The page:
As published in the Summerland Review, April 25, 2013
“Summerland captures the essence of the Okanagan with an abundance of historical, cultural, recreational and agricultural experiences. Meandering roads with views of brilliant blue water, lush orchards and vineyards entice visitors to stop and sample the local fare. The charming town centre, anchored by Giant’s Head Mountain, offers an opportunity to share in the genuine allure of the community. A true patchwork of activities and vistas, Summerland is the local’s pick for an authentic Okanagan experience.”
In the recent tourism branding project conducted by the Summerland Chamber, this is the positioning statement that fifteen community stakeholder organizations unanimously agreed best represented our community to the world.
However, our community is not ‘just a pretty face’. It is underpinned by a thoughtful local government that engages with and listens to its citizens.
Right now the District of Summerland is working to create an even better community by initiating a review of the Urban Growth Strategy. Changes in the community in recent years, new climate action commitments, and an updated zoning bylaw make this the right time to ask pertinent questions such as: Where are we going to locate future growth in the District of Summerland? What do we want this growth to look like and how will it stimulate economic growth?
Housing costs, local jobs, sustainable agriculture, community services and infrastructure, as well as climate action are some of the issues affected by the choices Summerland residents will make about where and how to grow as a community.
This 6-month Urban Growth Strategy process has just begun. Citizens who attended the focus group meetings held on April 18 & 20 noted that there was consensus within the workshops around the concepts of utilizing existing infrastructure effectively, building a sustainable community, retaining our small town characteristics and livability and increasing our access to trails and recreational opportunities.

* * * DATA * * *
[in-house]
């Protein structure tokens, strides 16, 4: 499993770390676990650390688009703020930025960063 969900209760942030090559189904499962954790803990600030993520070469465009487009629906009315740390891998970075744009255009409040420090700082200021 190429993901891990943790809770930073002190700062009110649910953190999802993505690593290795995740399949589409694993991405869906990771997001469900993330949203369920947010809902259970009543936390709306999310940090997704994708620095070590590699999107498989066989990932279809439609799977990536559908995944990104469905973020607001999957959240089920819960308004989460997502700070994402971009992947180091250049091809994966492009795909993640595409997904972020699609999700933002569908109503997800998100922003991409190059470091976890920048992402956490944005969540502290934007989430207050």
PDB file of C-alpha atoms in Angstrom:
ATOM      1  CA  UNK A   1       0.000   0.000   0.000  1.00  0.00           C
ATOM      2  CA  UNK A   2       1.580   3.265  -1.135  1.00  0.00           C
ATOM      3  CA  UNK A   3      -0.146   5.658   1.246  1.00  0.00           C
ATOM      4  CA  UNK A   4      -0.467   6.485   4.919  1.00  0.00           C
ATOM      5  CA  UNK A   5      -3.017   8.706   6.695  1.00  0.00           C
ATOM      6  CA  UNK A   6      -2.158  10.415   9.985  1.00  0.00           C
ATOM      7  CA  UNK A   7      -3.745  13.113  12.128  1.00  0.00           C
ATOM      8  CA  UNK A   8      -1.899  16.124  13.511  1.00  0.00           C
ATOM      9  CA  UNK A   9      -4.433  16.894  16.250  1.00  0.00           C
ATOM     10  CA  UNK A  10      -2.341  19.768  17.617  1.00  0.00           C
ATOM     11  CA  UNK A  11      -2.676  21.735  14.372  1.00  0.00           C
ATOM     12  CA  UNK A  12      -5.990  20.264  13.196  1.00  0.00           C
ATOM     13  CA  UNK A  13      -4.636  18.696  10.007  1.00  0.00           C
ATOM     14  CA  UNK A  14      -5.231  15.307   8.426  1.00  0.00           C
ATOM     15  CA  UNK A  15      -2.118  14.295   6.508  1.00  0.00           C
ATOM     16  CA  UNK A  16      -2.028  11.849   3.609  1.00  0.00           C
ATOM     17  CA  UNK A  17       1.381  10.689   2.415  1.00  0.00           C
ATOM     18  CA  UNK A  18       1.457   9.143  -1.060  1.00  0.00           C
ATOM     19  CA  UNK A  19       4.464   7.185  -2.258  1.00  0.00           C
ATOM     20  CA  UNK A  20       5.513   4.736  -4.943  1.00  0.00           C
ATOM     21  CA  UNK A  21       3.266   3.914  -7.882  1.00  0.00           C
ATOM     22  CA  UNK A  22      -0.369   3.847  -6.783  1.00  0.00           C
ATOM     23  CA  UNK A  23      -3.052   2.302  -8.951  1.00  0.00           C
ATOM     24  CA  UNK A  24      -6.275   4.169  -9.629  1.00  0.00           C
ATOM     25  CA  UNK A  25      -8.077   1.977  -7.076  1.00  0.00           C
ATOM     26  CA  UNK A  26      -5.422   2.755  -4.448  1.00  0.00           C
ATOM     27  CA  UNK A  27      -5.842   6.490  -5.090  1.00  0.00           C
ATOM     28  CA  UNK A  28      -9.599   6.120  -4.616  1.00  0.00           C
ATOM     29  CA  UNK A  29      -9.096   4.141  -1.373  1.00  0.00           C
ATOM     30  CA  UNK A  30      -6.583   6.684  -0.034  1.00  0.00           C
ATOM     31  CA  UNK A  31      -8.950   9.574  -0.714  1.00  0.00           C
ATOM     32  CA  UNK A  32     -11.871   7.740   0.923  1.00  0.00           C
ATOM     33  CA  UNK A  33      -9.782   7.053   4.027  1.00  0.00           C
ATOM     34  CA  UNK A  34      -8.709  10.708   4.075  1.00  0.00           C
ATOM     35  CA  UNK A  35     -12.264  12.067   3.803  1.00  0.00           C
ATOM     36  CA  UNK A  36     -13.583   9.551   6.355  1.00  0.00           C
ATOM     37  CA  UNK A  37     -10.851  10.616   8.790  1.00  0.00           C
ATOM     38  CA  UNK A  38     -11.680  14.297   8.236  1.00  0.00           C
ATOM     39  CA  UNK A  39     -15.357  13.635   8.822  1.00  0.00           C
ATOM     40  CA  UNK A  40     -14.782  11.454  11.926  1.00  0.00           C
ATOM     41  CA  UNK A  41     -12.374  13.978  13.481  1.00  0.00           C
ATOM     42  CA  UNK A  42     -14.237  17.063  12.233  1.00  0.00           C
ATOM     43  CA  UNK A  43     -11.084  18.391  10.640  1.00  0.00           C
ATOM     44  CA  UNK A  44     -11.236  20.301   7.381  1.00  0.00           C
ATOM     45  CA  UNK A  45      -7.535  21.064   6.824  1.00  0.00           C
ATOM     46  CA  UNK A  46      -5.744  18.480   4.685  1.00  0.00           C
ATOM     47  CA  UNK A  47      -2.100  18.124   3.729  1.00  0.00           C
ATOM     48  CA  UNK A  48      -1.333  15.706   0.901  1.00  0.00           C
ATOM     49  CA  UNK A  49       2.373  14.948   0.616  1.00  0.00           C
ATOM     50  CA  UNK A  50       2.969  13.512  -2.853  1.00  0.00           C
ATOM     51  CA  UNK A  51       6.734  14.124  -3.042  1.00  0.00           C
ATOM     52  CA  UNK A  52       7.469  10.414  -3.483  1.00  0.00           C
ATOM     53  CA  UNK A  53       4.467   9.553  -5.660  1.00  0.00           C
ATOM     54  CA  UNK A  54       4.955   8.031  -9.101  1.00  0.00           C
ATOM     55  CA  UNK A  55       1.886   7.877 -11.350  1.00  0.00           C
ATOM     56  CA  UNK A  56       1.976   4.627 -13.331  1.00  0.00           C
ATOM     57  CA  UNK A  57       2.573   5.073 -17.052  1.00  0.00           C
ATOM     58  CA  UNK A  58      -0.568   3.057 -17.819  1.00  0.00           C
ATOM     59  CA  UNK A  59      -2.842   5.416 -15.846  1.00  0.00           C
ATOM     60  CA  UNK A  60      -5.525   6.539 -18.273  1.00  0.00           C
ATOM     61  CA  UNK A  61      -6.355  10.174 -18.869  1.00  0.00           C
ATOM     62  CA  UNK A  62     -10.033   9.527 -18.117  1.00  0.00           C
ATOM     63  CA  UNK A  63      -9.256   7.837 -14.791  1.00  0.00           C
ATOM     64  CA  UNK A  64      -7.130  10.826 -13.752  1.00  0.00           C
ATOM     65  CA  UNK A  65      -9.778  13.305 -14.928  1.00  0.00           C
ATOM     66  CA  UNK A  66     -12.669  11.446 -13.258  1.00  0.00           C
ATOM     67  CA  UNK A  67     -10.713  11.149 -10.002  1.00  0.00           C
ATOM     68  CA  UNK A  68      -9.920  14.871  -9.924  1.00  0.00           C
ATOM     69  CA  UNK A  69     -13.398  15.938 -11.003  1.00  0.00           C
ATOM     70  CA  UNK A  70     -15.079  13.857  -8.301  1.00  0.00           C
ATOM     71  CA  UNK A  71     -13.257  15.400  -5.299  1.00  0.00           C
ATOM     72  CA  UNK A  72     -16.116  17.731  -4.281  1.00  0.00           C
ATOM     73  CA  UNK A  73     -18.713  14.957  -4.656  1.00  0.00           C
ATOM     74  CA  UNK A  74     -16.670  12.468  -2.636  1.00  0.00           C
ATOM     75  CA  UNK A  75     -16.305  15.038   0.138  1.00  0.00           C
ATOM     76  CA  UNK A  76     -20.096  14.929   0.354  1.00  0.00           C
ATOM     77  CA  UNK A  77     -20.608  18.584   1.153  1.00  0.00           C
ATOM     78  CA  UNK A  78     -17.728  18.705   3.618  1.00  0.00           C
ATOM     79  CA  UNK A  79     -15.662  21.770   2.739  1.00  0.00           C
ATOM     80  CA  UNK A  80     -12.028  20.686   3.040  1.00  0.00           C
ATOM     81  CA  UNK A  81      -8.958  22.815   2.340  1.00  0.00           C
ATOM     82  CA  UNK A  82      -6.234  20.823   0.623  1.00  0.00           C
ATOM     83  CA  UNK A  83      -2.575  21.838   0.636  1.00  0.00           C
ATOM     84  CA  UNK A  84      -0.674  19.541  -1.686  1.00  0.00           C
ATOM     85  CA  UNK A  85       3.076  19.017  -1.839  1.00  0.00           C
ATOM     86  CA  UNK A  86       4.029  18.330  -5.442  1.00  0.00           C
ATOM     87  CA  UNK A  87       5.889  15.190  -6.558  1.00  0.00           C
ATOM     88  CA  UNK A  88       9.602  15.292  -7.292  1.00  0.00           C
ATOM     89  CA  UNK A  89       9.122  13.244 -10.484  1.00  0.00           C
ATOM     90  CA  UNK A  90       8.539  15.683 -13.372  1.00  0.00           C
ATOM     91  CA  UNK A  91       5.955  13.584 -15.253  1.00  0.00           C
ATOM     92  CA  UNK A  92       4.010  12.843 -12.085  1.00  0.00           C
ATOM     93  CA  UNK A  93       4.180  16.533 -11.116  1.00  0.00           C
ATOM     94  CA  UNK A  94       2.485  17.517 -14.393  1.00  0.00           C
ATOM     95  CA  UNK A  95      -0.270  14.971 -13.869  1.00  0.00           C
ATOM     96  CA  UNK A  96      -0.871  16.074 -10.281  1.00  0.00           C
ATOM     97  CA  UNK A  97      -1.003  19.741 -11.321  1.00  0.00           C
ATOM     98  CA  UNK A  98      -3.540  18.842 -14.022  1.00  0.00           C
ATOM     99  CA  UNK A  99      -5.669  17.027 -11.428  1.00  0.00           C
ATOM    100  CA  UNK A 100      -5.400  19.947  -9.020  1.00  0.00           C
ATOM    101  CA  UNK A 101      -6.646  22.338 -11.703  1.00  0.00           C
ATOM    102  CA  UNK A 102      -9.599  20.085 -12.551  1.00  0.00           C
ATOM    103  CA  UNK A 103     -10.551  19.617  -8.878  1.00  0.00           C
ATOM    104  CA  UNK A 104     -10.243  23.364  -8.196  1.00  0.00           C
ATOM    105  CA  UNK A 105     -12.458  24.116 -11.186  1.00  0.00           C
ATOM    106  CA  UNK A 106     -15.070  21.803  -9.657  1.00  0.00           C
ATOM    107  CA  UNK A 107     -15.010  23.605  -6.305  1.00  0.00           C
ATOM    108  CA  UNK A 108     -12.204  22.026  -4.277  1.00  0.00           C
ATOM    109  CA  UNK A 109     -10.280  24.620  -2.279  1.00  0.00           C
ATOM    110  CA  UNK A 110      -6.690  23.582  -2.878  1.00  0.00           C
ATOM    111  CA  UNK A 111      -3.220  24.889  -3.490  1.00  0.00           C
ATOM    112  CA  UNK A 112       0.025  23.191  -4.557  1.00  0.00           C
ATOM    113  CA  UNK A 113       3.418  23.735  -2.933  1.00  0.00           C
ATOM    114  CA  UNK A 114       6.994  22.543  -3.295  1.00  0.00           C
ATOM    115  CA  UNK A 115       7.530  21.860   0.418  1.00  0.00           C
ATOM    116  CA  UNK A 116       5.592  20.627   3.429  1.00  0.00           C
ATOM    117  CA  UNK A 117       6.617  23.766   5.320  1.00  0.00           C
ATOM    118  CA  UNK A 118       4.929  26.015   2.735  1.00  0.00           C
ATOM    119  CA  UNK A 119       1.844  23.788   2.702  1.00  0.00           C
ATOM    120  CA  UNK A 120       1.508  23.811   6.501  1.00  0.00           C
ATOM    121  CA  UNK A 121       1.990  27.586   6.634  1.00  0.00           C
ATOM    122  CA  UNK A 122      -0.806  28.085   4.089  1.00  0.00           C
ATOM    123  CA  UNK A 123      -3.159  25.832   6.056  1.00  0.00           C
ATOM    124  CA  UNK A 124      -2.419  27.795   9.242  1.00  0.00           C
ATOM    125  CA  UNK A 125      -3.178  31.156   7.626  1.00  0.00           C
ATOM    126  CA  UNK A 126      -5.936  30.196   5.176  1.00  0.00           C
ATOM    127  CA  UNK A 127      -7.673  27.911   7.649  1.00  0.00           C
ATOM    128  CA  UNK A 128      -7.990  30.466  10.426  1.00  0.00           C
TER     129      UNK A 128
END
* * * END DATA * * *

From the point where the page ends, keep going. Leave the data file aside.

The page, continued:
One local developer who attended commented that Summerland’s newly rewritten zoning bylaws are among the most progressive in BC and have earned respect for District staff through their intentional creation of plans that work. He also predicted that Summerland would see increased development very soon as a result of these changes.
An example of welcome new development is the mixed use building soon to break ground on Wharton Street in Summerland. This downtown commercial and residential property will build on our goals for downtown livability and will contribute to increased vitality in local shops and services.
The recently approved expansion to the Bentley Road Industrial Park is another example of good planning. This 7.2 hectare expansion will double the size of the existing industrial park and it is in an excellent location on the north end of Summerland with direct access to highway 97.
Here in Summerland we have every reason to be pleased with this community enhancing and business friendly progress. Remember to go to www.futuresummerland.com to complete the citizen survey and add your voice to the process.